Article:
Welcome to the Great Resignation.
Amid a flurry of job openings across the U.S., workers are quitting their jobs en masse.
A record 4 million people quit their jobs in April, according to the U.S. Bureau of Labor Statistics. And many others are considering joining them. In a recent poll of 649 employed workers, Monster found that 95% were considering quitting their jobs and 92% were willing to switch industries for a new role.
just quit my job, best feeling in the world, can i get an amen— alli perez (@LilAFrxmThePack) July 1, 2021
Going back to the office makes we want to quit my job— ✚✖ (0%) (@mariatellaa) July 2, 2021
Jacqueline Moreno, 22, quit her sales job in the Austin office of a publicly traded financial advisory firm on June 8, despite not having a new job lined up. She had accepted the position after graduating from Texas State University with a degree in public relations in the early months of the pandemic. But she found the role wasn't a good fit. Her starting position as a contractor routinely had her working 55 to 60 hours a week, and she struggled to make ends meet, applying for food stamps. "I want to be happy and not dread going to work," she said.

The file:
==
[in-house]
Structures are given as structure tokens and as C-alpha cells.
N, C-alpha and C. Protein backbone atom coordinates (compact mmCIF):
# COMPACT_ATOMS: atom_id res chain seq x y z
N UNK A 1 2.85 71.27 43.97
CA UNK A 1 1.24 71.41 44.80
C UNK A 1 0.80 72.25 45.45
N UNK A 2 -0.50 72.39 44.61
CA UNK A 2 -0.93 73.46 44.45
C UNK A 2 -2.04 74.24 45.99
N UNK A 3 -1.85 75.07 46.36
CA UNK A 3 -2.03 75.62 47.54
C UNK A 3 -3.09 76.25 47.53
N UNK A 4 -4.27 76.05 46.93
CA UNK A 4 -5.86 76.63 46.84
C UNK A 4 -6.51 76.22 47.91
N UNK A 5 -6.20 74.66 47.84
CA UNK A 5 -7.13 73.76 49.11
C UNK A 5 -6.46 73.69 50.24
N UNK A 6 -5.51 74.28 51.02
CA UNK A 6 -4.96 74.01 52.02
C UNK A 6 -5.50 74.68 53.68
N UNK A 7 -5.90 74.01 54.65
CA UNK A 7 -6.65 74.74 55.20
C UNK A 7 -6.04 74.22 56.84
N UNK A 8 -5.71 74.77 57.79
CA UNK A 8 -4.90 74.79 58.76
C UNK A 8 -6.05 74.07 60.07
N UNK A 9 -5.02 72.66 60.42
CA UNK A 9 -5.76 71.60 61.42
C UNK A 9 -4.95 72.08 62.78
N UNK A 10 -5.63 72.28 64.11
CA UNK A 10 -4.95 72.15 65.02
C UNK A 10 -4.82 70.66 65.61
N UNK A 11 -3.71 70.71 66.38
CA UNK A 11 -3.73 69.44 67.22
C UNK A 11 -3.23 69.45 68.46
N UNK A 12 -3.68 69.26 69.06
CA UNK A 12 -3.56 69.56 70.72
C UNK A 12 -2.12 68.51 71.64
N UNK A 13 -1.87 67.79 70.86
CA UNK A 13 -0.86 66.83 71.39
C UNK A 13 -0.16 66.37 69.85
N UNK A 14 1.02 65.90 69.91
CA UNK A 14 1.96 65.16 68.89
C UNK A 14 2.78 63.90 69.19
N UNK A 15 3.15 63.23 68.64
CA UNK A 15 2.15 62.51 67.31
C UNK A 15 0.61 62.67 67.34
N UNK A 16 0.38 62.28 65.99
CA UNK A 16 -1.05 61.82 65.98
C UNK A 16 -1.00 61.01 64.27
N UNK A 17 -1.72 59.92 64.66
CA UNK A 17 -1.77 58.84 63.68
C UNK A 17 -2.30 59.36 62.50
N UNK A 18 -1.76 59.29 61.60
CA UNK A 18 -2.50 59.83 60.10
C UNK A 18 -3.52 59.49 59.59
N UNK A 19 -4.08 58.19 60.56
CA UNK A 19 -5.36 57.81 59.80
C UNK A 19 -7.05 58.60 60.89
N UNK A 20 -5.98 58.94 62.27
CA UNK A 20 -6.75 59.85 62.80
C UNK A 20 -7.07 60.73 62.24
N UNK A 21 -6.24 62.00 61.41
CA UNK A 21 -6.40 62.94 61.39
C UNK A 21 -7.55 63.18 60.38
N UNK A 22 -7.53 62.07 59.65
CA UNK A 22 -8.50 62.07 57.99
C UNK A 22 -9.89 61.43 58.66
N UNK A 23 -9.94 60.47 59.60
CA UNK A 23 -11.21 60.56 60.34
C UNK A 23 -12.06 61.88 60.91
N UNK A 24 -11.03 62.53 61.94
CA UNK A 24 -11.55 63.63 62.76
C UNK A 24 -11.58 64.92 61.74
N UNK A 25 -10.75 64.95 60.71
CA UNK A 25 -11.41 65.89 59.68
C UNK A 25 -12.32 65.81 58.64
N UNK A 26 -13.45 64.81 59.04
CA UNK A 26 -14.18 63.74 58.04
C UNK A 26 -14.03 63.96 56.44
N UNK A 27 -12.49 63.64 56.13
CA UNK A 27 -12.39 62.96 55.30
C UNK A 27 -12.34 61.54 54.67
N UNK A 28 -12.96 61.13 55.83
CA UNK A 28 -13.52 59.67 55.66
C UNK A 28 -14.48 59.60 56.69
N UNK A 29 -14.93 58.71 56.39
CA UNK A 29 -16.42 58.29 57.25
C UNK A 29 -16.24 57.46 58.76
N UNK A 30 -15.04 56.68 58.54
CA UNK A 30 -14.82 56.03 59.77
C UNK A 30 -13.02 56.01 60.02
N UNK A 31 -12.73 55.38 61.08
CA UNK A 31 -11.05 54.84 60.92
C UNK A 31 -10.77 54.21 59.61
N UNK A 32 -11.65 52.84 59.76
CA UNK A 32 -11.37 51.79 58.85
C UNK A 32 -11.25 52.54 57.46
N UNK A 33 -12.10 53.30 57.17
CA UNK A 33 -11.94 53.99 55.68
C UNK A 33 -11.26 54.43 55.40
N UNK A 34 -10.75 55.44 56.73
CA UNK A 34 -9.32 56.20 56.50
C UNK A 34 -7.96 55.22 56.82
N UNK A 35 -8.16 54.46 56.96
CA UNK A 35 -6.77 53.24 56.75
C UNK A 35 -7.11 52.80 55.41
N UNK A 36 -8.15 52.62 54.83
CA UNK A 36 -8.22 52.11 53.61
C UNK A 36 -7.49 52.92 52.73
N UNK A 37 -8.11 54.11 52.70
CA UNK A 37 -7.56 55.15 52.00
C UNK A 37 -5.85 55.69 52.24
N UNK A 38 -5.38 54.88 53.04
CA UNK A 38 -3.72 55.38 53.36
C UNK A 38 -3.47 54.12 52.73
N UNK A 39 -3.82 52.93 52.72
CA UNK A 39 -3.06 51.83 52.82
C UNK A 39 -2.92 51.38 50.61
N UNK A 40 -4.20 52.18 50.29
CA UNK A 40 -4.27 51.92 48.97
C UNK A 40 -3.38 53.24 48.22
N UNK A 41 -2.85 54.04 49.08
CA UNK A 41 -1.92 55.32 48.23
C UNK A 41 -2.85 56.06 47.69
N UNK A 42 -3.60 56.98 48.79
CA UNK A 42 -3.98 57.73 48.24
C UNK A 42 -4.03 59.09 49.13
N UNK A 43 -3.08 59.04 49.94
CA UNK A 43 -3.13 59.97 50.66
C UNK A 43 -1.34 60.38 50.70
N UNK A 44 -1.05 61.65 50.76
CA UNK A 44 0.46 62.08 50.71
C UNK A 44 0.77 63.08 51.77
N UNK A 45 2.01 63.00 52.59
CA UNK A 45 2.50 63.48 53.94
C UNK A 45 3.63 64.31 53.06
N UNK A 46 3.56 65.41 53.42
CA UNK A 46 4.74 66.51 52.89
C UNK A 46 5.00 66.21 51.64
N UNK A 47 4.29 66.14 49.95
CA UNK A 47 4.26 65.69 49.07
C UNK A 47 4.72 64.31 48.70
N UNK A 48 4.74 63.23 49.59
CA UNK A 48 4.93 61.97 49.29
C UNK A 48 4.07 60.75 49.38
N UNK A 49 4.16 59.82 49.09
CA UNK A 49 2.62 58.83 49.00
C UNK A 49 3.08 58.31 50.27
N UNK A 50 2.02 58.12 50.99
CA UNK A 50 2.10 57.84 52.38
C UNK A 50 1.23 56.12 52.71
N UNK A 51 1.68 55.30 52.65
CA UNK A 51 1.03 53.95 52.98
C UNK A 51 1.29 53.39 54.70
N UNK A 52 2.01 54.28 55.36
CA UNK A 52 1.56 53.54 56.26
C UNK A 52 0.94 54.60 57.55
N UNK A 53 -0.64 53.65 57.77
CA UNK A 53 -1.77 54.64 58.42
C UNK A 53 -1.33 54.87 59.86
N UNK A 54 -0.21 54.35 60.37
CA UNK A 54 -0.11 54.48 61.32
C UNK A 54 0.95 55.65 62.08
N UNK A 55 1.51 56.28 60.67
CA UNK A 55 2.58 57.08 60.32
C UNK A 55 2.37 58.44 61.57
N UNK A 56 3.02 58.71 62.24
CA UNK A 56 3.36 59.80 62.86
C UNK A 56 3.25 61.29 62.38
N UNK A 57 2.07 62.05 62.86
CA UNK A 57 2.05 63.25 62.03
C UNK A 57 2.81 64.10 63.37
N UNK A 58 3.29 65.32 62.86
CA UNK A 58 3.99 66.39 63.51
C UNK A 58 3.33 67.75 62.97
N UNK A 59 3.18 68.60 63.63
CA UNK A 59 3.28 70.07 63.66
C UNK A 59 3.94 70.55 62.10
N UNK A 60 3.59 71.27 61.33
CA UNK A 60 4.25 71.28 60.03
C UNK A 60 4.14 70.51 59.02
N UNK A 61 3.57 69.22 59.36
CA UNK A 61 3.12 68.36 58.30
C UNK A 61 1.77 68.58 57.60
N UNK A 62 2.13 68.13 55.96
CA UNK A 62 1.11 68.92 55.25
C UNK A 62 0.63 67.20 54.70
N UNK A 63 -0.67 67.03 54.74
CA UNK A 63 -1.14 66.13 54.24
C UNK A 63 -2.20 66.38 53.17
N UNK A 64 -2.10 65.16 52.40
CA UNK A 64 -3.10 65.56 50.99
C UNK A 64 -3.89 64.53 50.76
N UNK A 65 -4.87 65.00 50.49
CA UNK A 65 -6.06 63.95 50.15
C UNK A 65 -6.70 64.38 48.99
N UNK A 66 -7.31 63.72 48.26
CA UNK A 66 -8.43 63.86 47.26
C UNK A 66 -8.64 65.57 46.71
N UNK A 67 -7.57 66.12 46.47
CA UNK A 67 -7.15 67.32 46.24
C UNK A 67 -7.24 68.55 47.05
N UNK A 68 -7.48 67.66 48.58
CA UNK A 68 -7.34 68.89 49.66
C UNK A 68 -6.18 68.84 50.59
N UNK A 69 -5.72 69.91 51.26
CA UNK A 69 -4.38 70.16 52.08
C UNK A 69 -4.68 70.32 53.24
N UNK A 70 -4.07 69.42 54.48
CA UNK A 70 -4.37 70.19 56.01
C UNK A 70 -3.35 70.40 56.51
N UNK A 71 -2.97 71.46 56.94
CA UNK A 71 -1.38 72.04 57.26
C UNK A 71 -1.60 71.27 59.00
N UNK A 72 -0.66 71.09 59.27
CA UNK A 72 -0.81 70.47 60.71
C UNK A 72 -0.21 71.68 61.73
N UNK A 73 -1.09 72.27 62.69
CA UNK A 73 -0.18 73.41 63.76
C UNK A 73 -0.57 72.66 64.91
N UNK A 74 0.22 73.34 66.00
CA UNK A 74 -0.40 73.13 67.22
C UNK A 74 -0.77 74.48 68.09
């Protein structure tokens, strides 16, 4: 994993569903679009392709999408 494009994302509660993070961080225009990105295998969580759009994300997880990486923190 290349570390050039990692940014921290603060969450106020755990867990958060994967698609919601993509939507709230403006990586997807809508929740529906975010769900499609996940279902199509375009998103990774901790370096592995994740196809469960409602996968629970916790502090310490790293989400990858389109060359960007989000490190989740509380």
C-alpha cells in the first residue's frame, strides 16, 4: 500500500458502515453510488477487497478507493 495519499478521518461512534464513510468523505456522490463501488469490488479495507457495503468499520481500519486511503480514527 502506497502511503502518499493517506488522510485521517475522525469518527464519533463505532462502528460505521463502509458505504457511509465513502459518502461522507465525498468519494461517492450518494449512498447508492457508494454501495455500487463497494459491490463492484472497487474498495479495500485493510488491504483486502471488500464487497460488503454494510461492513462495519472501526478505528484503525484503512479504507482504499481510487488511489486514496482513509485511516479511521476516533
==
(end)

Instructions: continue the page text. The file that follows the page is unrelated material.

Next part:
Moreno's not alone. Workers are looking for better pay, remote options and work-life balance. Some have built up a financial safety net with stimulus payments that allows them to spend time between jobs. Others are worried about workplace safety given the lingering pandemic, and many are burnt out or acting on pent-up frustrations.
"Combined, higher employee burnout and enhanced financial security is a recipe for increased resignations," Anthony Klotz, an associate professor of management at Texas A&M University, wrote in a May 30 opinion piece for NBC News.
The labor market is also hot, which means workers feel confident they will be able to find a new and better job. "Whenever openings are higher, quits are higher," according to the Peterson Institute for International Economics.
Before quitting, Moreno spent about a month clandestinely applying for jobs in the public relations and communications sector. She has received two offers but turned them down. "There's a lot of job openings," she said. "I just want to make sure I'm finding a really good fit, long term."
Employers in Austin and around the country are offering higher wages and improved benefits in an effort to recruit and retain workers.
- P. Terry's and JuiceLand recently raised their wages, the latter in response to an ongoing worker strike.
- The median pay for Austin Uber drivers is $33 an hour, before tips, according to the company's first-quarter earnings call in May.
- Local startup Dosh debuted Dosh Days—a surprise, company-wide Friday off.